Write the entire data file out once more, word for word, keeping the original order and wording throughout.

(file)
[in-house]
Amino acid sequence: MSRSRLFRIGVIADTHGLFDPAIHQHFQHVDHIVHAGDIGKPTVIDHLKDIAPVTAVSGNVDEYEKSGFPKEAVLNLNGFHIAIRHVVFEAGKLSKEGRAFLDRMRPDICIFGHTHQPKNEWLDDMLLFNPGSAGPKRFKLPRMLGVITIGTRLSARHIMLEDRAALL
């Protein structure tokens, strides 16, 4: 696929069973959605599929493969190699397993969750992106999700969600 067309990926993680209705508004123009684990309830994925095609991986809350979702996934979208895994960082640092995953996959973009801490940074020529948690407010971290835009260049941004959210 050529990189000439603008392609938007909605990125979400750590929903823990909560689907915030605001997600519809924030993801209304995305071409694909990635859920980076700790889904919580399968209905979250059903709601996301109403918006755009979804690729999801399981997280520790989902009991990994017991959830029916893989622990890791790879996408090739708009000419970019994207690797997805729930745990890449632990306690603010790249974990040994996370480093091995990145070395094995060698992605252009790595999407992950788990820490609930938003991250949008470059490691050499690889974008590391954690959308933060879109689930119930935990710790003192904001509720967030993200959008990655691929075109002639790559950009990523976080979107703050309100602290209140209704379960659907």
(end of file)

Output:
[in-house]
Amino acid sequence: MSRSRLFRIGVIADTHGLFDPAIHQHFQHVDHIVHAGDIGKPTVIDHLKDIAPVTAVSGNVDEYEKSGFPKEAVLNLNGFHIAIRHVVFEAGKLSKEGRAFLDRMRPDICIFGHTHQPKNEWLDDMLLFNPGSAGPKRFKLPRMLGVITIGTRLSARHIMLEDRAALL
């Protein structure tokens, strides 16, 4: 696929069973959605599929493969190699397993969750992106999700969600 067309990926993680209705508004123009684990309830994925095609991986809350979702996934979208895994960082640092995953996959973009801490940074020529948690407010971290835009260049941004959210 050529990189000439603008392609938007909605990125979400750590929903823990909560689907915030605001997600519809924030993801209304995305071409694909990635859920980076700790889904919580399968209905979250059903709601996301109403918006755009979804690729999801399981997280520790989902009991990994017991959830029916893989622990890791790879996408090739708009000419970019994207690797997805729930745990890449632990306690603010790249974990040994996370480093091995990145070395094995060698992605252009790595999407992950788990820490609930938003991250949008470059490691050499690889974008590391954690959308933060879109689930119930935990710790003192904001509720967030993200959008990655691929075109002639790559950009990523976080979107703050309100602290209140209704379960659907």